The ISEA statement emphasizes the importance of verifying the calibration of instruments used to monitor the atmosphere in potentially hazardous locations, and clarifies the methods used to validate the operational capability of portable gas monitors. The statement defines the differences between a bump test (function check), calibration check, and a full calibration, and clarifies when these validation methods are to be performed. The ISEA statement applies to all of the sensors installed in the direct reading gas detector, not just the combustible sensor, and is designed to be applicable to personal as well as multi-gas instruments. It is not limited to instruments used in confined space entry.
What causes an instrument to lose accuracy?
Single-sensor instruments are designed to focus on a single toxic contaminant or hazardous condition (such as H2S or O2 deficiency), or the presence of a class of atmospheric hazard (such as the presence of combustible gas). “Zero maintenance” single-sensor instruments may or may not include a meter for the display or real time readings, and they may or may not be capable of calibration adjustment while exposed to test gas. Confined space and other types of multi-sensor instruments include several different types of sensors. The type of sensors installed depends on the specific monitoring application.
The atmosphere in which the instrument is used can have profound effect on the sensors. Each type of sensor uses a slightly different detection principle. Sensors may be poisoned or suffer degraded performance if exposed to certain substances. The kinds of conditions that affect the accuracy of sensors vary from one type of sensor to the next.
While the electrochemical sensors used to measure toxic gases like carbon monoxide and hydrogen sulfide are not worn out or consumed by exposure to CO or H2S, they still eventually need to be replaced when they are no longer able to detect gas. Although the sensors may last for years, the loss of sensitivity at the end of life may be sudden. Incidental exposure to other substances may also reduce sensitivity. For instance, many electrochemical sensors can be permanently affected by exposure to organic solvents and alcohols.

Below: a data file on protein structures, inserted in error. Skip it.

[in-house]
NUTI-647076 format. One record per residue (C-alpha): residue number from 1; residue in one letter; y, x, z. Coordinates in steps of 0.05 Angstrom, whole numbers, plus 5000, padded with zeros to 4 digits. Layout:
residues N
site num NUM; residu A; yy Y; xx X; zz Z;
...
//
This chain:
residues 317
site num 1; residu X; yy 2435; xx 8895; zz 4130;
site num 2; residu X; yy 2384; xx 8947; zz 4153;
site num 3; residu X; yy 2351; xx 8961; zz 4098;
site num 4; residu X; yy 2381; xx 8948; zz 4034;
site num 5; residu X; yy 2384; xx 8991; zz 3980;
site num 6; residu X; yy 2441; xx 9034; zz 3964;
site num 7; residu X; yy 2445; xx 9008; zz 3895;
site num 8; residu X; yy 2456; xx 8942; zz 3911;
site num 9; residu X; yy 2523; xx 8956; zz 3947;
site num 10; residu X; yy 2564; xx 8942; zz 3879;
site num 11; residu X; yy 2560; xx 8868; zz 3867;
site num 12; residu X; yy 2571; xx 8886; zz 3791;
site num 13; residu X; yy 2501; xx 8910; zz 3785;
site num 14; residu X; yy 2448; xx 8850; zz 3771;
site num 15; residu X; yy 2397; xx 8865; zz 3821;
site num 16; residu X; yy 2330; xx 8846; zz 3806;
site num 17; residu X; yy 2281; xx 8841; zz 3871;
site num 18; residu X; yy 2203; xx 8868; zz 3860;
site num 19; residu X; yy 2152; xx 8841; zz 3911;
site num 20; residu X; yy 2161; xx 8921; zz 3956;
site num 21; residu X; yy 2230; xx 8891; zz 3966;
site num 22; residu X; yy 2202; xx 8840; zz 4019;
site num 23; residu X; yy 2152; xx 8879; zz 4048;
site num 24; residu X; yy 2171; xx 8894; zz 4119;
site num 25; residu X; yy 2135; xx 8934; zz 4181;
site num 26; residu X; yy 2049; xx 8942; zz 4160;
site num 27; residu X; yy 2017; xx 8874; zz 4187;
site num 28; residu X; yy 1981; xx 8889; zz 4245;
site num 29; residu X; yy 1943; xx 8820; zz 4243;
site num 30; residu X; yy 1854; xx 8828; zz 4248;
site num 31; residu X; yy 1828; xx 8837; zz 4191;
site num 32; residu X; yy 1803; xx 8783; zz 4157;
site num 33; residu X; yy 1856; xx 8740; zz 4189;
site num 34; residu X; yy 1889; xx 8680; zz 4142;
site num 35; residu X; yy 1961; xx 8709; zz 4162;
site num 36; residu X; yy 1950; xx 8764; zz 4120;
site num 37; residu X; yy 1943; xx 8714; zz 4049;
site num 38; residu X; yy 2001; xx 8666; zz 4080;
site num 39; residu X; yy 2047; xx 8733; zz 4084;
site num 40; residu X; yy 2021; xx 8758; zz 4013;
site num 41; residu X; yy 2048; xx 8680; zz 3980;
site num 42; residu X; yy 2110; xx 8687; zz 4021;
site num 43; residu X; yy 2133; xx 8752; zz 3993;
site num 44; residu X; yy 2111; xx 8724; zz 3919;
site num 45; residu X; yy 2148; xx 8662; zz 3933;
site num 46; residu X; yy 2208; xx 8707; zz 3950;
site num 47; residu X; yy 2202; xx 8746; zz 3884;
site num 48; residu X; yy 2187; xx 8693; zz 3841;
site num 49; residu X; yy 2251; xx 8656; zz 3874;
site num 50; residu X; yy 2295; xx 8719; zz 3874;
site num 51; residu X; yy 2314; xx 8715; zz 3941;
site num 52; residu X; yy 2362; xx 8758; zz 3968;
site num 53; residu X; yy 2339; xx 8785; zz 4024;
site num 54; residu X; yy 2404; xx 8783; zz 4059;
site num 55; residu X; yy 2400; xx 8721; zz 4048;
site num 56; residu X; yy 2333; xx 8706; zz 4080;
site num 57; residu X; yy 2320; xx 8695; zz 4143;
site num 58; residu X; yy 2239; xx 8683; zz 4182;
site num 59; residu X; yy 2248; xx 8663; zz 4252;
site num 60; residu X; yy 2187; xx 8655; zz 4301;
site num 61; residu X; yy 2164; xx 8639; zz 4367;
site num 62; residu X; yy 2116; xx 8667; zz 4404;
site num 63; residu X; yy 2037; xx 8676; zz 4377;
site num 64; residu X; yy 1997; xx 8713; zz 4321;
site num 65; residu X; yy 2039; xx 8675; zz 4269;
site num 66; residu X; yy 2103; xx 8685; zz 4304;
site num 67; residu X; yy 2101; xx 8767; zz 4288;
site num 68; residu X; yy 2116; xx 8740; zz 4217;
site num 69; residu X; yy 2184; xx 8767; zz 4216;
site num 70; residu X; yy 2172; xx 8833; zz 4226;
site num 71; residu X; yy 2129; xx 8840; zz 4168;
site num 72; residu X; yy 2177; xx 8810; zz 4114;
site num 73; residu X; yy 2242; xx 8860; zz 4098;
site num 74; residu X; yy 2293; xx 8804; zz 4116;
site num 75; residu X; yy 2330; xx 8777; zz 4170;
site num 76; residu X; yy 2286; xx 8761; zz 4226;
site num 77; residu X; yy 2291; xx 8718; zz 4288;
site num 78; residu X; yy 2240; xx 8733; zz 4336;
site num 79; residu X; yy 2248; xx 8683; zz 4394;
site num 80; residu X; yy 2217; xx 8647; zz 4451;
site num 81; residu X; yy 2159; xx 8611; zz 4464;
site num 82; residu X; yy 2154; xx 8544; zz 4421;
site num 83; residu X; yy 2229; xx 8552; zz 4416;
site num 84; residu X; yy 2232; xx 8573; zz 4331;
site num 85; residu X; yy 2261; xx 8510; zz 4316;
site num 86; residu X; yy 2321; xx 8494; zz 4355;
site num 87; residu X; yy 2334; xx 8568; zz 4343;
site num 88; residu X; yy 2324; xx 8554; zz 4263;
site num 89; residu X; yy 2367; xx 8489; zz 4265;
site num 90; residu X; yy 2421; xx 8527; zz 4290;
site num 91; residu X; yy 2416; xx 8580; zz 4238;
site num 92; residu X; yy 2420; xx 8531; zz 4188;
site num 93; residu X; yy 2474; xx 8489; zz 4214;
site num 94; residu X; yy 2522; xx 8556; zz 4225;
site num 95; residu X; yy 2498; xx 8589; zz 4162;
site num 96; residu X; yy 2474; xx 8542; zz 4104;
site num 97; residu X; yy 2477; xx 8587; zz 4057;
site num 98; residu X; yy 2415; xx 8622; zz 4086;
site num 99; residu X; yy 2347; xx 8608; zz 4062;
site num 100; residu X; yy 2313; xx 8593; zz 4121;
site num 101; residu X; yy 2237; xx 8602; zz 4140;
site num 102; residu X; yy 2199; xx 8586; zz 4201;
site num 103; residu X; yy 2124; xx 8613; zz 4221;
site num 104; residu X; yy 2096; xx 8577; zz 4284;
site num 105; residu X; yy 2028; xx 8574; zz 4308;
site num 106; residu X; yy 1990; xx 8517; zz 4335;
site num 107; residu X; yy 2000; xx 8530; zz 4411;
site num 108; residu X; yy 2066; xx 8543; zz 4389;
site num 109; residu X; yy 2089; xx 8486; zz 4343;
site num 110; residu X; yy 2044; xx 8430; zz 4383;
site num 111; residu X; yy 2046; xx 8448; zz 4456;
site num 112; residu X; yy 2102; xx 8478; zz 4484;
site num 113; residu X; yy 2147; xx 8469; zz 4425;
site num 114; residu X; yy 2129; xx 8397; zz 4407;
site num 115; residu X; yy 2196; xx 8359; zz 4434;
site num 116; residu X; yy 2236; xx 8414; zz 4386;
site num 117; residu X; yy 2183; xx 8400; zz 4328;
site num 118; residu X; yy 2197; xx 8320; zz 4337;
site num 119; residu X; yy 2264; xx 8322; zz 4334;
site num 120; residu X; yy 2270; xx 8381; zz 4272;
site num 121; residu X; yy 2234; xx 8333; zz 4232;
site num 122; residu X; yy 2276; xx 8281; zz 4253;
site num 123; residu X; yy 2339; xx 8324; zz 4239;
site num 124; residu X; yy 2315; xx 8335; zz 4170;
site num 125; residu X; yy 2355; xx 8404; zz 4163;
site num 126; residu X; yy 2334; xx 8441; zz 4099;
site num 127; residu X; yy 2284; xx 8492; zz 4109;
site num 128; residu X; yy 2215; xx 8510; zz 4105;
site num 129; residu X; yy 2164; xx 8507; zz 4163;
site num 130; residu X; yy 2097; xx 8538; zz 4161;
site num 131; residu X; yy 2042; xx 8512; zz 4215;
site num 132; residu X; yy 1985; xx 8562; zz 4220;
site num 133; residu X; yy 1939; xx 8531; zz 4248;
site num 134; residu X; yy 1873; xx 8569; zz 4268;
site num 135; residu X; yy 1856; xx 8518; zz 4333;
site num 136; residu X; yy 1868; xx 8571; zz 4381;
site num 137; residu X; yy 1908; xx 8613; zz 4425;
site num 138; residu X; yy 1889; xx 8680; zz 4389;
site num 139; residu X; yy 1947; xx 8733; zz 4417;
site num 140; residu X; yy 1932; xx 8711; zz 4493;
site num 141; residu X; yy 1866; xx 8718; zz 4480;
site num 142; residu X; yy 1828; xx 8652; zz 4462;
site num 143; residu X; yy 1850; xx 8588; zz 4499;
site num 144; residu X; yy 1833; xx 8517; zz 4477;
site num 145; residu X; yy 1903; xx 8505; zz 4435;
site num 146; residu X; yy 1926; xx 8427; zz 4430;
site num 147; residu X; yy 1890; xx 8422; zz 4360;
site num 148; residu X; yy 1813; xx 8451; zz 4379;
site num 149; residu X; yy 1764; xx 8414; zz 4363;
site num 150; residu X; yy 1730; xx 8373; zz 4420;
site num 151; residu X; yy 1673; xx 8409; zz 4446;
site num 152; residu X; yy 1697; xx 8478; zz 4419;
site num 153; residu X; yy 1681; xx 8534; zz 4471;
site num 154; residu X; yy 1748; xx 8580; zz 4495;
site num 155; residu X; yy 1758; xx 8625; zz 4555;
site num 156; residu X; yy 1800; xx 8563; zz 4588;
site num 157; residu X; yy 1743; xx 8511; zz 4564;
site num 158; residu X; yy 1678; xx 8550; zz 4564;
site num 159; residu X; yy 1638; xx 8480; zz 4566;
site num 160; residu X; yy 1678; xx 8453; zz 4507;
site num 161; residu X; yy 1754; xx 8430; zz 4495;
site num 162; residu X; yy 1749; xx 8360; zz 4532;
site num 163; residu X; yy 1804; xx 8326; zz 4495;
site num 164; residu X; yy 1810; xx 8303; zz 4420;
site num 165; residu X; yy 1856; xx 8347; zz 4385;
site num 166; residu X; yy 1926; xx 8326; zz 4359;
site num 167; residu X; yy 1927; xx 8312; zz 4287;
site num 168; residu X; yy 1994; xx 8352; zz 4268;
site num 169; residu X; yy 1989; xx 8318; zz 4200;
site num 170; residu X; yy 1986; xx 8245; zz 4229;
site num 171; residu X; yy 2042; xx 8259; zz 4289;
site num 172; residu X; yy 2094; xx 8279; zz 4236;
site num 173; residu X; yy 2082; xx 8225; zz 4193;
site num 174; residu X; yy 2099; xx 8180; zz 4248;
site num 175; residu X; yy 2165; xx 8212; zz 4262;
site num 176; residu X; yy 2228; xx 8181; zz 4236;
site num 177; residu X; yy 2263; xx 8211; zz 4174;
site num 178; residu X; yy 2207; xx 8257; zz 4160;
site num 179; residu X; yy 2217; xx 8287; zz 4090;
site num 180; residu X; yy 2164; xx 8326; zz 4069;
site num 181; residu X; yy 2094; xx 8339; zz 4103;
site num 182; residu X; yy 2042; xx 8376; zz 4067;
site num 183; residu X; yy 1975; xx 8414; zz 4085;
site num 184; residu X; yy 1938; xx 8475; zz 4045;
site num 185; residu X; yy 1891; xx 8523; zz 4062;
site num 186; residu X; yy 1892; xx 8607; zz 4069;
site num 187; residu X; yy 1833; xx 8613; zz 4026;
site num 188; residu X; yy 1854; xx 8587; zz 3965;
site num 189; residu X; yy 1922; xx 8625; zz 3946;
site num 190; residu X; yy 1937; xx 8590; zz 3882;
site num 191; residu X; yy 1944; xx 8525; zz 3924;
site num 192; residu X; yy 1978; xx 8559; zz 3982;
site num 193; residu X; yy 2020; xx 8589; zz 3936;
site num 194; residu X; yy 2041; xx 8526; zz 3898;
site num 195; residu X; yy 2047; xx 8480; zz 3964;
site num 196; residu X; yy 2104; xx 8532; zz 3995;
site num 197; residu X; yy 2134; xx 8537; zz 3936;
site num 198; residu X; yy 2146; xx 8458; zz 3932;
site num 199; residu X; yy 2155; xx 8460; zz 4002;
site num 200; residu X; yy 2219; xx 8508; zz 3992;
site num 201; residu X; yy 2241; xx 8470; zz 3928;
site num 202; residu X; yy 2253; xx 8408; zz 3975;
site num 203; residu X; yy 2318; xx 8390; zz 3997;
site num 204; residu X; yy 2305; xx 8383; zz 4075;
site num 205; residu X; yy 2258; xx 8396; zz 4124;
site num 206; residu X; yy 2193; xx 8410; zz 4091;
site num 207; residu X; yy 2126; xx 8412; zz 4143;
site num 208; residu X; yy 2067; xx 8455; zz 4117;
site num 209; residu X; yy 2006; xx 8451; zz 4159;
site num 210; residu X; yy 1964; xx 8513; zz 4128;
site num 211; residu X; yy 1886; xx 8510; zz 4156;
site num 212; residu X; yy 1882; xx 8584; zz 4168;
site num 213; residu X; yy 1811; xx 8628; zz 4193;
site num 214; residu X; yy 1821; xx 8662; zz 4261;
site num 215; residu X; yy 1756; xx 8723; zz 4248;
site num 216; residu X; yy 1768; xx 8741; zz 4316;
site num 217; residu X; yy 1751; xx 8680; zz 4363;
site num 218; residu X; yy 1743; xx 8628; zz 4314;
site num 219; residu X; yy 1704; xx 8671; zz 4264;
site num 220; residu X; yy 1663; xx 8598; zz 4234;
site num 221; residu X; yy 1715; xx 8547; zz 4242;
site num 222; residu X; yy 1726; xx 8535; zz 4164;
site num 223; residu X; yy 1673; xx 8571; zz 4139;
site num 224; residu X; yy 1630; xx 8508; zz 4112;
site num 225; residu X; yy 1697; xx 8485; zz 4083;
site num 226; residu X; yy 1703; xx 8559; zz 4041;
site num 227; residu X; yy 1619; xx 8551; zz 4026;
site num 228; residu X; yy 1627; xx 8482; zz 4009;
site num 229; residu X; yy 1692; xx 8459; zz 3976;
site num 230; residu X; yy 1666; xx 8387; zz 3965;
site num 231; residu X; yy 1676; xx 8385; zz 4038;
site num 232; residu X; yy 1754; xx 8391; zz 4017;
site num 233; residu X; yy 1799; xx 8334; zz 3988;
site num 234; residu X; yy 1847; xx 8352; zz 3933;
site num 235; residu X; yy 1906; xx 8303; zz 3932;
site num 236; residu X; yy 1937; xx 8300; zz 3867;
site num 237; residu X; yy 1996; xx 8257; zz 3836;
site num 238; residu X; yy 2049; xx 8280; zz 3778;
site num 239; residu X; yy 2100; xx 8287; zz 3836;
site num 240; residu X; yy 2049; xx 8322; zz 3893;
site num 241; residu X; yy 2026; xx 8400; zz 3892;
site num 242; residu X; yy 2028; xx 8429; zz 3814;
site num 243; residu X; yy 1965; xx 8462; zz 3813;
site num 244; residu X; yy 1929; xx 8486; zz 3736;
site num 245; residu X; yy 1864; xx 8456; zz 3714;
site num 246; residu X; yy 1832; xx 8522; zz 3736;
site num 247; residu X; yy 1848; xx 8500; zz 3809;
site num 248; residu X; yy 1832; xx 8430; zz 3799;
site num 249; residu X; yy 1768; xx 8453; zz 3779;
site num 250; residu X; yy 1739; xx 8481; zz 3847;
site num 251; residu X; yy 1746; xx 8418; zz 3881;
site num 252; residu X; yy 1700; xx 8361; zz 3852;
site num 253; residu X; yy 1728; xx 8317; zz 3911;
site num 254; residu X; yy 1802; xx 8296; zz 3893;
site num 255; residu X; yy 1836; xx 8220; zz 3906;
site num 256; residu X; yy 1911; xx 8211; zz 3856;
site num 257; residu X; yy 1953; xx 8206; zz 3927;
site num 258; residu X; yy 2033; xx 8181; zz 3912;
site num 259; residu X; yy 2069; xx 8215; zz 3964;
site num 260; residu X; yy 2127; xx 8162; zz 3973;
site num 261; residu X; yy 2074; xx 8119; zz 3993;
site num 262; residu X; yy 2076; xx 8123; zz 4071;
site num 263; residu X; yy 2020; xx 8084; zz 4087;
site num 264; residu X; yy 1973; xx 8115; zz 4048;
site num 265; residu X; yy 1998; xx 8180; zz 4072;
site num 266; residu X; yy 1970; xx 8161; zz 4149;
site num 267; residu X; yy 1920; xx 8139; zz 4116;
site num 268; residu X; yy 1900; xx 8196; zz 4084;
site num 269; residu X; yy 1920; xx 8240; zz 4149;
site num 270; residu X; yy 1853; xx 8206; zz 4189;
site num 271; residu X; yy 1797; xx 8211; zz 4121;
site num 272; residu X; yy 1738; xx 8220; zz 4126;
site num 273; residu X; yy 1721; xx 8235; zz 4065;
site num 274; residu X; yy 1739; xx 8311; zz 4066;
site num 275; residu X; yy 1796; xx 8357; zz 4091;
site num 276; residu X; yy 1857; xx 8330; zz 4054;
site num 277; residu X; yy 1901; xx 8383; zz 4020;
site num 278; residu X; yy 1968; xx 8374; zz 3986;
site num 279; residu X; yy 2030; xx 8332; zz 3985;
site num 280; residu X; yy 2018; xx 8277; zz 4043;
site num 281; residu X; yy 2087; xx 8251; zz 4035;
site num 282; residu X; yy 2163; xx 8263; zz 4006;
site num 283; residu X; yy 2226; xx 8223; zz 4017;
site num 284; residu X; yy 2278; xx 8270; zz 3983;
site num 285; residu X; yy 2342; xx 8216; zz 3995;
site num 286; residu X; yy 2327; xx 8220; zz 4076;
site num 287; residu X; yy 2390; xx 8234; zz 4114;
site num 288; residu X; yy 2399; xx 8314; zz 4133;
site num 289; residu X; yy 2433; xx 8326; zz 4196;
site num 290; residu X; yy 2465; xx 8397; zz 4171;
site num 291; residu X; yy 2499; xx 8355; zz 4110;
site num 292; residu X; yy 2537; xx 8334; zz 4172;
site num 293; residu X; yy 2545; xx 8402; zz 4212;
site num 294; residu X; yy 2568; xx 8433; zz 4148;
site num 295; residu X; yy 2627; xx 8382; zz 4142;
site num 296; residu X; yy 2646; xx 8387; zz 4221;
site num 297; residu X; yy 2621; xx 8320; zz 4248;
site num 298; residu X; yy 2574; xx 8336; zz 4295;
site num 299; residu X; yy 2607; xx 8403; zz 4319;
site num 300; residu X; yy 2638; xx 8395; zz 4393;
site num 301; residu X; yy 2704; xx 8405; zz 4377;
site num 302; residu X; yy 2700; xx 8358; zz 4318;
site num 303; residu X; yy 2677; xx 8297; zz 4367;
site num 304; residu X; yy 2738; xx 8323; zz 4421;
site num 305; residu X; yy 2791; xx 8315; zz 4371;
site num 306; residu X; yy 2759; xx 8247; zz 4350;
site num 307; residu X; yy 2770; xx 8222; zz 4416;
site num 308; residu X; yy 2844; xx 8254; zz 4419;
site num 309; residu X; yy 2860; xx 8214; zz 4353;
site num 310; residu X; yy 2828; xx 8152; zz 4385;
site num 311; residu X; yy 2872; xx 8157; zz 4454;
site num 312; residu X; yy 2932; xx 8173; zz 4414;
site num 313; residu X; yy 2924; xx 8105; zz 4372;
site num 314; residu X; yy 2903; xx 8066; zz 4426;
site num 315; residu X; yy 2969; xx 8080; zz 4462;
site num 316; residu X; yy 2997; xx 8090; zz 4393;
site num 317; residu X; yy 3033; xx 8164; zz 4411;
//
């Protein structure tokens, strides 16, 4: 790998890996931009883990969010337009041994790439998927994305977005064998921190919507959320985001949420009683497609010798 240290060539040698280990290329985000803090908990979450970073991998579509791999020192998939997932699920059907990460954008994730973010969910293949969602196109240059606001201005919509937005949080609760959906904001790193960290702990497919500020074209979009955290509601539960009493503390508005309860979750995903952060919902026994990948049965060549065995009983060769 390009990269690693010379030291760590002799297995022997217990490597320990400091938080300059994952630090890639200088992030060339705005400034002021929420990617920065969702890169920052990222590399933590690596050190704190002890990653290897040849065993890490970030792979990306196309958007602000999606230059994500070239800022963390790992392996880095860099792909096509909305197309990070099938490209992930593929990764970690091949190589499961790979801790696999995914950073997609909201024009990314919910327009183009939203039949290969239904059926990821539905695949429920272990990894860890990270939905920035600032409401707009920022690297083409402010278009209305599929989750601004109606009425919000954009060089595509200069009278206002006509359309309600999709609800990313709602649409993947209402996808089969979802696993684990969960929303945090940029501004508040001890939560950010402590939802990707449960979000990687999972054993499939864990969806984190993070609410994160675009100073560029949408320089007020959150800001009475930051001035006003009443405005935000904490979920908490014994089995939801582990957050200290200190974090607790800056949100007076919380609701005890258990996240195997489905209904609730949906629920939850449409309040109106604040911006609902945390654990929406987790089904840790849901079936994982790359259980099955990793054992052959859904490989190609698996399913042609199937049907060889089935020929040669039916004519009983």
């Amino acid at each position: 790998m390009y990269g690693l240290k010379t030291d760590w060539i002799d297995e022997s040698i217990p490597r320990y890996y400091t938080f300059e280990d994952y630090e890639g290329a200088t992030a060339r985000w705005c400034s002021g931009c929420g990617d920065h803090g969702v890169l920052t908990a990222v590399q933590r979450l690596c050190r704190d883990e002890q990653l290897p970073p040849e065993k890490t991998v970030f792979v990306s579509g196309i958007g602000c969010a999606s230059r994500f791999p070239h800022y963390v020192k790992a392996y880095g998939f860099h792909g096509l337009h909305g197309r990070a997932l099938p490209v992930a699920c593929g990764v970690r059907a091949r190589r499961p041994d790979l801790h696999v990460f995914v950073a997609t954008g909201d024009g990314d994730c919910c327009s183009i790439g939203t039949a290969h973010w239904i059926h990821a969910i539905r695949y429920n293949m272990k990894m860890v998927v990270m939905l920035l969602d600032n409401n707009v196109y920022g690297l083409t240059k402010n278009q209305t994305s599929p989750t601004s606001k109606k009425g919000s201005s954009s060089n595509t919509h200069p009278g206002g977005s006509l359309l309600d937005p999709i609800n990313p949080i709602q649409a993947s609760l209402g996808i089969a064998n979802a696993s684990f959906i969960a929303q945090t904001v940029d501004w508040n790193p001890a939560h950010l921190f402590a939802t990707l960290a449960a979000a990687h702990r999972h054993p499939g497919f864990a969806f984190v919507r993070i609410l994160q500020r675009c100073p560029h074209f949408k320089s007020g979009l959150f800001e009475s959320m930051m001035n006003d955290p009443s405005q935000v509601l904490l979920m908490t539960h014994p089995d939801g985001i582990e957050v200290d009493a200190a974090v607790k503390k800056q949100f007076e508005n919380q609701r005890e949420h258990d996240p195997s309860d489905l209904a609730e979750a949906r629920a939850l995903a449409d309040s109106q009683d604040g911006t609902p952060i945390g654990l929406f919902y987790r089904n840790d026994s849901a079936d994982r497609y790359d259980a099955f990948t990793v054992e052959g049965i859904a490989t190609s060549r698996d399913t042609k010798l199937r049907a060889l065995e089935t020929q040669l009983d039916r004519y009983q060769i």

Combustible sensors are prone to damage due to exposure to poisons or substances that inhibit the sensor’s response to combustible gas. Combustible sensors may be affected by exposure to volatile silicones, chlorinated solvents (such as methylene chloride), sulfides (including H2S), hydrides (such as phosphine and arsine), or even exposure to high concentrations of combustible gas. Sensors may also suffer loss of sensitivity due to aging, mechanical damage due to dropping or immersion, or loss of sensitivity due to other causes.
Even if a sensor is internally healthy, if gas is not capable of reaching and diffusing into the sensor because of blockage or leakage in the pump or sampling system, or because the external filter has become clogged or contaminated, the sensor cannot properly respond. Thus even “zero maintenance” single-sensor instruments should be periodically exposed to gas to ensure that the instrument is capable of proper response. Even if the sensor response and readings are correct, if the alarms are not properly activated, or if the instrument fails to operate properly in other ways when exposed to gas, the instrument must be serviced to restore proper function before it can be used.
Validation of Operability
The ISEA protocol begins by clarifying the differences between a “bump test”, a “calibration check” and a “full calibration”.
A “bump test” (function check) is defined as a qualitative check in which the sensors are exposed to challenge gas for a time and at a concentration sufficient to activate at least the lower gas measurement alarms. The test confirms that the gas is capable of reaching the sensors, that when they are exposed to gas the sensors respond, the response time (time to alarm) after gas is applied is within normal limits, and that the alarms are activated and function properly. However, a qualitative function test does not verify the accuracy of the readings or output of the sensors when exposed to gas.
A “calibration check” is a quantitative test using a traceable source of known concentration test gas to verify that the response of the sensors is within the manufacturer’s acceptable limits. For instance, a manufacturer might specify that readings in a properly calibrated instrument should be within ±10% of the value of the gas applied. If this is the pass / fail criterion, when 20 ppm H2S is applied to the instrument, the readings must stabilize between 18 ppm and 22 ppm in order to pass the test. It should be stressed that these pass / fail criteria are manufacturer guidelines. Different manufacturers are free to publish different requirements.